The symptoms of PTSD are subjective, and they can overlap with other disorders and/or can represent a variant of a normal response such as anger. Thus, nightmares, as a symptom, are not sufficient criteria for the diagnosis of PTSD.
The patient can be someone who is very angry at his/her employer. Perhaps s/he feels that the robbery was an inside job. Perhaps s/he feels her employer did not provide sufficient security. S/he may blame the employer for how the robbery was handled and blame the police for not appearing more invested in apprehending the perpetrators.
Symptoms can be a very effective means of controlling other people. As soon as someone wants you to accept more responsibility, you present symptoms that make doing so quite impossible. You go from an employee who had no control in a robbery to one who now has total control over employer, coworkers, health care, insurer, family and even law enforcement. No one can do enough for you. This makes you very powerful where once you felt powerless.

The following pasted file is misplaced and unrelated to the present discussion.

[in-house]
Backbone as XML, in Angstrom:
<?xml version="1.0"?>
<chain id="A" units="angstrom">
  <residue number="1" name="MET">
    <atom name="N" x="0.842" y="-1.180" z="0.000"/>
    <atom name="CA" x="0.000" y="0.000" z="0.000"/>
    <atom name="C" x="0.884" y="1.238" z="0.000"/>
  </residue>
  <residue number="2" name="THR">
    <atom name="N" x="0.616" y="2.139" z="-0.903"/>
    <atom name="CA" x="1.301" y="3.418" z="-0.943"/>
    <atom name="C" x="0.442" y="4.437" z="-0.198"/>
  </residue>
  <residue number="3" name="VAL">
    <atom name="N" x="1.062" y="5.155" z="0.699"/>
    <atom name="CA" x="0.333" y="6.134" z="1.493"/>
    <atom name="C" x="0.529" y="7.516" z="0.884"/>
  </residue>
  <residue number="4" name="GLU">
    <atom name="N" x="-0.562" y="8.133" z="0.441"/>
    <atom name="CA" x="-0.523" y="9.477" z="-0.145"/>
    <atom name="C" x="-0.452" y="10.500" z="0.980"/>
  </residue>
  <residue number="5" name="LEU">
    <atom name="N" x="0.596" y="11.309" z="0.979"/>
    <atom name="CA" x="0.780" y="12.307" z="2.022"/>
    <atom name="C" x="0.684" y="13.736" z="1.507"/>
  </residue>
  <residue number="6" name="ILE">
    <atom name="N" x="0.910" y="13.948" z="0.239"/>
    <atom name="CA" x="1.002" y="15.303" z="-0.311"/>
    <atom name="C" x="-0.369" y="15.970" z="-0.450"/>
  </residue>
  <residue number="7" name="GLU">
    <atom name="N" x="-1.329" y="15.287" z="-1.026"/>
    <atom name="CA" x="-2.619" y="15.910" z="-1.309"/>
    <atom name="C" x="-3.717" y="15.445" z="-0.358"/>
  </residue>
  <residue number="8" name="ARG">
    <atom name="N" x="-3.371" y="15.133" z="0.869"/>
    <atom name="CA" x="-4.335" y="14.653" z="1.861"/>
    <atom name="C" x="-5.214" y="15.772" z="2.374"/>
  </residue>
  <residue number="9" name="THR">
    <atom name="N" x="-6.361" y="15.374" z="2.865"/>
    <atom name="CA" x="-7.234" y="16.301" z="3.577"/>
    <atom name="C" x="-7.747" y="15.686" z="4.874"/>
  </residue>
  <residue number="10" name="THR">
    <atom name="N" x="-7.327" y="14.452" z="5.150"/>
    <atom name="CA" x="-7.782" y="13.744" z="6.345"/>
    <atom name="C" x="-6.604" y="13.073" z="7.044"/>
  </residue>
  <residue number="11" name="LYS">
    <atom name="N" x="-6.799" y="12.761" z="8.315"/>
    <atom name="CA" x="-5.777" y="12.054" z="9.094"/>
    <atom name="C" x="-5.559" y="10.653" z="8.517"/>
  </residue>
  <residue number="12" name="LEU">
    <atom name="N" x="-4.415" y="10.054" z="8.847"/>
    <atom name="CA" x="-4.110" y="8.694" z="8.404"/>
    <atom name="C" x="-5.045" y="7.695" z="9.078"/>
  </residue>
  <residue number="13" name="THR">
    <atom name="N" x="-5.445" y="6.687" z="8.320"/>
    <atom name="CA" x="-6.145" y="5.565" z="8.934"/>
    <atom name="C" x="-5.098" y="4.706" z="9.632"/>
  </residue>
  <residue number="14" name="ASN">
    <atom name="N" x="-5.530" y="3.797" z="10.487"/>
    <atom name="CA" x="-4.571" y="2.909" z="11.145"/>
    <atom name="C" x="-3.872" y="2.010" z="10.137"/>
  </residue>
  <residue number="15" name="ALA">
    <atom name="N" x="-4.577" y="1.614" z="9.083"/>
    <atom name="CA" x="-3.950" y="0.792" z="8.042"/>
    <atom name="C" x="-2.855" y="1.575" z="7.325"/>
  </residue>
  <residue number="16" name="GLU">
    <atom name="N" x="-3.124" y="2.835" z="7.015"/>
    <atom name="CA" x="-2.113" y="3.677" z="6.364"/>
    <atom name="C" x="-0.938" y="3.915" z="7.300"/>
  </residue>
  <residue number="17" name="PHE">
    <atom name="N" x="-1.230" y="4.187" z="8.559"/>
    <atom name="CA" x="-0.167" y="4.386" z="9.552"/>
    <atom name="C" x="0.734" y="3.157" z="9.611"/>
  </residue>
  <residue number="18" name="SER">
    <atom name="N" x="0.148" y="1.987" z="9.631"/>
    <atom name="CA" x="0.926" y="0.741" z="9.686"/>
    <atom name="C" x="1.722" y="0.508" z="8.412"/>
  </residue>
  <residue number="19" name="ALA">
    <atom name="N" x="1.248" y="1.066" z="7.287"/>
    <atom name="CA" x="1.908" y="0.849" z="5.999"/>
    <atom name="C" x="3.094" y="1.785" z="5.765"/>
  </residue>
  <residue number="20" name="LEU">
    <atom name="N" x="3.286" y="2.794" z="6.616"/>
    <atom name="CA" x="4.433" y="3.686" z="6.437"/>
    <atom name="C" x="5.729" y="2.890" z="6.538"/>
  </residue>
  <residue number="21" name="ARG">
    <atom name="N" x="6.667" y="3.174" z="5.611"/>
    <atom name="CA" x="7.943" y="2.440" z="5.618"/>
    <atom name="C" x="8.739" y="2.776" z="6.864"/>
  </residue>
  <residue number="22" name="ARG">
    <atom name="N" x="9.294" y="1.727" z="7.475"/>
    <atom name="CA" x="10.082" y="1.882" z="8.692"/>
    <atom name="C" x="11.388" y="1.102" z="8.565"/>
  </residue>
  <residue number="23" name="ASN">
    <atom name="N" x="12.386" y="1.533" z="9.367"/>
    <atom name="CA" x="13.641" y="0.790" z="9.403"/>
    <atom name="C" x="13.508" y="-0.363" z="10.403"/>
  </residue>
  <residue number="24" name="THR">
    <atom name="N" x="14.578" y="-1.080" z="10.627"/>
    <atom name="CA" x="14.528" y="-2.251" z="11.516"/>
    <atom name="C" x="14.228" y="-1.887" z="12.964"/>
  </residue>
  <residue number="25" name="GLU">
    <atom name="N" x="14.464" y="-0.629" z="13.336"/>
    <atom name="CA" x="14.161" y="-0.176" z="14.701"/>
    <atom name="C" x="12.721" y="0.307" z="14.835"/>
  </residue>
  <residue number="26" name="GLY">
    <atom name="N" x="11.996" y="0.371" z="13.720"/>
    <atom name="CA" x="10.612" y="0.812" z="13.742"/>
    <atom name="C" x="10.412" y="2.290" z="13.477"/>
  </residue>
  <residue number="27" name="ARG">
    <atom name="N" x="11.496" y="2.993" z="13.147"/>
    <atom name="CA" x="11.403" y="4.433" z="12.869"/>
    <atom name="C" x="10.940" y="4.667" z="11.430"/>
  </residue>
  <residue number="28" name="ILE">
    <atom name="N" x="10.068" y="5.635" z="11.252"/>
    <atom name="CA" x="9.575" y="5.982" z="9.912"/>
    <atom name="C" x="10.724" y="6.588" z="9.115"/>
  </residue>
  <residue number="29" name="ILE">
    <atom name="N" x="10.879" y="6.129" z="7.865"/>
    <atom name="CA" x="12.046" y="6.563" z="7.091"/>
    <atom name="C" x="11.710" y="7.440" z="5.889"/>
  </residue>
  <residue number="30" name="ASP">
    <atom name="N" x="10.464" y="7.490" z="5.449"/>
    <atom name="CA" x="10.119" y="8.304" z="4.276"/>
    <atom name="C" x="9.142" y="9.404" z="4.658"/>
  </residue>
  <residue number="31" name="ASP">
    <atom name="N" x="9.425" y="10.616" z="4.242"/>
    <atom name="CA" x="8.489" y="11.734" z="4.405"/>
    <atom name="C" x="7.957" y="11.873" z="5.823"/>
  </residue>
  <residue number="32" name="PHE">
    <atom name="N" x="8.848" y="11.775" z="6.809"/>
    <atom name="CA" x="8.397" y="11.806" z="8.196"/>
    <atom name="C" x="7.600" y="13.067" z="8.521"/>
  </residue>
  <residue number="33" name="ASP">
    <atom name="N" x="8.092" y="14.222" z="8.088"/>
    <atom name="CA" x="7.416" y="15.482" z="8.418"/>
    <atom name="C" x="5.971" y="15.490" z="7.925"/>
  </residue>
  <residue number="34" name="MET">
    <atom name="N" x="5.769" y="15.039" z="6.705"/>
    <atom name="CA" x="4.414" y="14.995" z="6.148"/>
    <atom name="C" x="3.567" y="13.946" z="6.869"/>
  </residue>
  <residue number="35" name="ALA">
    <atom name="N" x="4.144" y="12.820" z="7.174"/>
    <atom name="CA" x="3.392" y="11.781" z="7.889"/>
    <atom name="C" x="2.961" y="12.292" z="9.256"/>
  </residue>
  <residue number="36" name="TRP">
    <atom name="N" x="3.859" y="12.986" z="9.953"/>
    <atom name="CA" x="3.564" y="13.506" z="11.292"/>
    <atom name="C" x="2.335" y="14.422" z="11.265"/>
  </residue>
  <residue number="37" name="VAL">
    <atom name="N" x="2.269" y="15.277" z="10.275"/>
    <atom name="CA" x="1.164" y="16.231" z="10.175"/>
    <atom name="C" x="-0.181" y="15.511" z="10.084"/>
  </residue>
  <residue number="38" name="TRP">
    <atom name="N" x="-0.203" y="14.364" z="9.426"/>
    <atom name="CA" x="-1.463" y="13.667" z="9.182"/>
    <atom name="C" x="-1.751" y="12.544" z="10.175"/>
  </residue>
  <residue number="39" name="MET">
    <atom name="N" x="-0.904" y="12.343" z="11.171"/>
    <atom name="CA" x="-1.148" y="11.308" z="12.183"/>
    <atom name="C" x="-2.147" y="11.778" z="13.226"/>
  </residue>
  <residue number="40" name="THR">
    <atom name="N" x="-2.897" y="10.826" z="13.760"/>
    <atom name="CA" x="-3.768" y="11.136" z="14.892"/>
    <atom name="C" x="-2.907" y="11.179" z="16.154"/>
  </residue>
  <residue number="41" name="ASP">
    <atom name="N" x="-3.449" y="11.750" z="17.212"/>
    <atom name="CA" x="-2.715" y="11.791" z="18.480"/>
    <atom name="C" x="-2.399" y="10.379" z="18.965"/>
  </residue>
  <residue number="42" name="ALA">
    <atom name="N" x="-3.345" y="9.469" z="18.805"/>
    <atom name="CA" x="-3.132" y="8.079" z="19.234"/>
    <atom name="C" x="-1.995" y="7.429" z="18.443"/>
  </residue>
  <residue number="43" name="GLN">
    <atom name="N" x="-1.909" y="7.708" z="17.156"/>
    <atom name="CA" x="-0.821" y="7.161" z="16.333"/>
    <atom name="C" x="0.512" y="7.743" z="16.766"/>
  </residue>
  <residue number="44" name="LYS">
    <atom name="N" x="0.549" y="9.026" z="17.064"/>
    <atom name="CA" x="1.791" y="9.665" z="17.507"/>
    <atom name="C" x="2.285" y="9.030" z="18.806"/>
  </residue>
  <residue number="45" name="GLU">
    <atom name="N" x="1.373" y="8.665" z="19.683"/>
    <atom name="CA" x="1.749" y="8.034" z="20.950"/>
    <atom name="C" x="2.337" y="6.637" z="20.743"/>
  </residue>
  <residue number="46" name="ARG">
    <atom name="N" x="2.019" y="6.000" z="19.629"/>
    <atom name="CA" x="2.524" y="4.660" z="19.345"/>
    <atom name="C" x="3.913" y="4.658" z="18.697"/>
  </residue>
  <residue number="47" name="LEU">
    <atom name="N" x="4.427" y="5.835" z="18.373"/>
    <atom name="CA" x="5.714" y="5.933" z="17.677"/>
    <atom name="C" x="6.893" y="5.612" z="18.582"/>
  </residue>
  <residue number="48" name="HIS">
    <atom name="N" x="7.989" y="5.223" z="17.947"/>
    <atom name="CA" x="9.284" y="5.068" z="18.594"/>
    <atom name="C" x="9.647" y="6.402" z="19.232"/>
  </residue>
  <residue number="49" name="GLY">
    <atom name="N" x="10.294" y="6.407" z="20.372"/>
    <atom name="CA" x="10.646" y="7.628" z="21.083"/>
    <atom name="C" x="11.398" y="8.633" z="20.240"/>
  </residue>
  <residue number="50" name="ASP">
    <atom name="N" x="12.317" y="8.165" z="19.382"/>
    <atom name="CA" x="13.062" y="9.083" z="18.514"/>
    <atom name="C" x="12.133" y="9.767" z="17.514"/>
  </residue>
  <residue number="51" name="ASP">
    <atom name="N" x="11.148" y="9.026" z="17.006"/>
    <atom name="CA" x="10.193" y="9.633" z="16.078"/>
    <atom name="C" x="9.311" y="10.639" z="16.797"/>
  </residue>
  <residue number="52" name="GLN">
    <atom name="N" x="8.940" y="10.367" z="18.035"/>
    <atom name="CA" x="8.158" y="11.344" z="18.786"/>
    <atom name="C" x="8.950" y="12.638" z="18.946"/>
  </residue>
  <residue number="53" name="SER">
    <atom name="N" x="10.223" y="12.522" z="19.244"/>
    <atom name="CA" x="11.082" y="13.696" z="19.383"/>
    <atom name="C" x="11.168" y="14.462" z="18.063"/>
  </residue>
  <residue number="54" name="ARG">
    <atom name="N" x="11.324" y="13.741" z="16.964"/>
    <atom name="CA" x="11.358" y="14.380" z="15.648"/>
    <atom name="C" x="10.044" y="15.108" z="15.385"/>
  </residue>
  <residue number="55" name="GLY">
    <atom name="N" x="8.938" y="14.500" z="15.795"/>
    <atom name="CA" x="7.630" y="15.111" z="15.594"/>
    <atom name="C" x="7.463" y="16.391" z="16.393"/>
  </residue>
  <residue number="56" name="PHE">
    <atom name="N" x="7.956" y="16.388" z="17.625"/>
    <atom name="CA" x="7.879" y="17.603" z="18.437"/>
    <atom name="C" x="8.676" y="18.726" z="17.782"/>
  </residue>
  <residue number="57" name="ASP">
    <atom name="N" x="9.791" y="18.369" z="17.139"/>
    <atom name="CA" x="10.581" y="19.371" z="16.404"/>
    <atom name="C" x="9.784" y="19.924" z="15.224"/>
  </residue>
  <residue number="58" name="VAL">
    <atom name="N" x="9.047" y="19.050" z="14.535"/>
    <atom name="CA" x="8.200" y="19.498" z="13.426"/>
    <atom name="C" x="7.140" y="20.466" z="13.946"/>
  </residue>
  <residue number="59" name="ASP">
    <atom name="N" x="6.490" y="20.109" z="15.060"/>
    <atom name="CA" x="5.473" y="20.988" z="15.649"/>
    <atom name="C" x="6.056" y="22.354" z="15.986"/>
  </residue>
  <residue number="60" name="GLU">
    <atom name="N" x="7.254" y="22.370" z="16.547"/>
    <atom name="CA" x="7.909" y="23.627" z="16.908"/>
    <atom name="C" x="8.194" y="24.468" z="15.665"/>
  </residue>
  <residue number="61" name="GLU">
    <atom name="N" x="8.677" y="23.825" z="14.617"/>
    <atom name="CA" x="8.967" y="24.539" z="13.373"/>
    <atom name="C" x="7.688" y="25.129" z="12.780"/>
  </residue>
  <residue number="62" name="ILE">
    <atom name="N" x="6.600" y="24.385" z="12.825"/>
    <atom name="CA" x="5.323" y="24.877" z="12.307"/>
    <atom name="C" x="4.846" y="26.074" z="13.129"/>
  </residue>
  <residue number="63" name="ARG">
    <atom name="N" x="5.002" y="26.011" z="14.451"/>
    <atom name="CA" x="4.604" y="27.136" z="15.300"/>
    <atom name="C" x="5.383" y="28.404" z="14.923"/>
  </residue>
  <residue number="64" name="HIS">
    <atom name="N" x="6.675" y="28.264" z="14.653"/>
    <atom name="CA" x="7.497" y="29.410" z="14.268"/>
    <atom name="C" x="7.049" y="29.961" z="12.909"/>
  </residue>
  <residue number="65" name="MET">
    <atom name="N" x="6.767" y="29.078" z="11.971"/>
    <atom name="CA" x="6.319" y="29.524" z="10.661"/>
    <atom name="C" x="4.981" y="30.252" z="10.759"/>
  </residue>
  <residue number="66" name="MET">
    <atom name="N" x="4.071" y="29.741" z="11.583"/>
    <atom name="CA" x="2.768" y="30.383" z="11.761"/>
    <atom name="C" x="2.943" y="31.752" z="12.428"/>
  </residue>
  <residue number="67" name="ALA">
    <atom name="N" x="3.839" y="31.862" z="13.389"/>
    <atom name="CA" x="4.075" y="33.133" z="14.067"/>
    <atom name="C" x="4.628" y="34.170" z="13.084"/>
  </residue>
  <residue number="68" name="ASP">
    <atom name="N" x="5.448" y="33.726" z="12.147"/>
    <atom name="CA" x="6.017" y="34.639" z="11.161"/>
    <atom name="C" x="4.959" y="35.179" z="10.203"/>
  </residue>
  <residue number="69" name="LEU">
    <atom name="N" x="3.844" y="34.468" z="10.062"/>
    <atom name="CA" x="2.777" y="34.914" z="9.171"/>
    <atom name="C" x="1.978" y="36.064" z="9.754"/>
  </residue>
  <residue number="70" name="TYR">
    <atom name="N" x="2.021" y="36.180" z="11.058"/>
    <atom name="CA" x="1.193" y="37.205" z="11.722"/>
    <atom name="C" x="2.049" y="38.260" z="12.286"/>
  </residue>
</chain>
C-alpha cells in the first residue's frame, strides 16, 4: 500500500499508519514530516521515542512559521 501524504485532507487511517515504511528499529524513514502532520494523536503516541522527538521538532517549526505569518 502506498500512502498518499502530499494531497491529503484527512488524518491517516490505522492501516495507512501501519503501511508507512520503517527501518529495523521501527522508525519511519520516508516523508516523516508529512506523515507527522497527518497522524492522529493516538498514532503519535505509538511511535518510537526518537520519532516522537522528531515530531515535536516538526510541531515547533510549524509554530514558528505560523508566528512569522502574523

What needs to be determined is the extent to which anger is a key factor in explaining a patient’s response to the event.
We become focused upon secondary gain (financial benefits, attention, affection, time off from work), but it is always important to consider whether the physical and emotional complaints are being used as though they are tools to solve complex problems.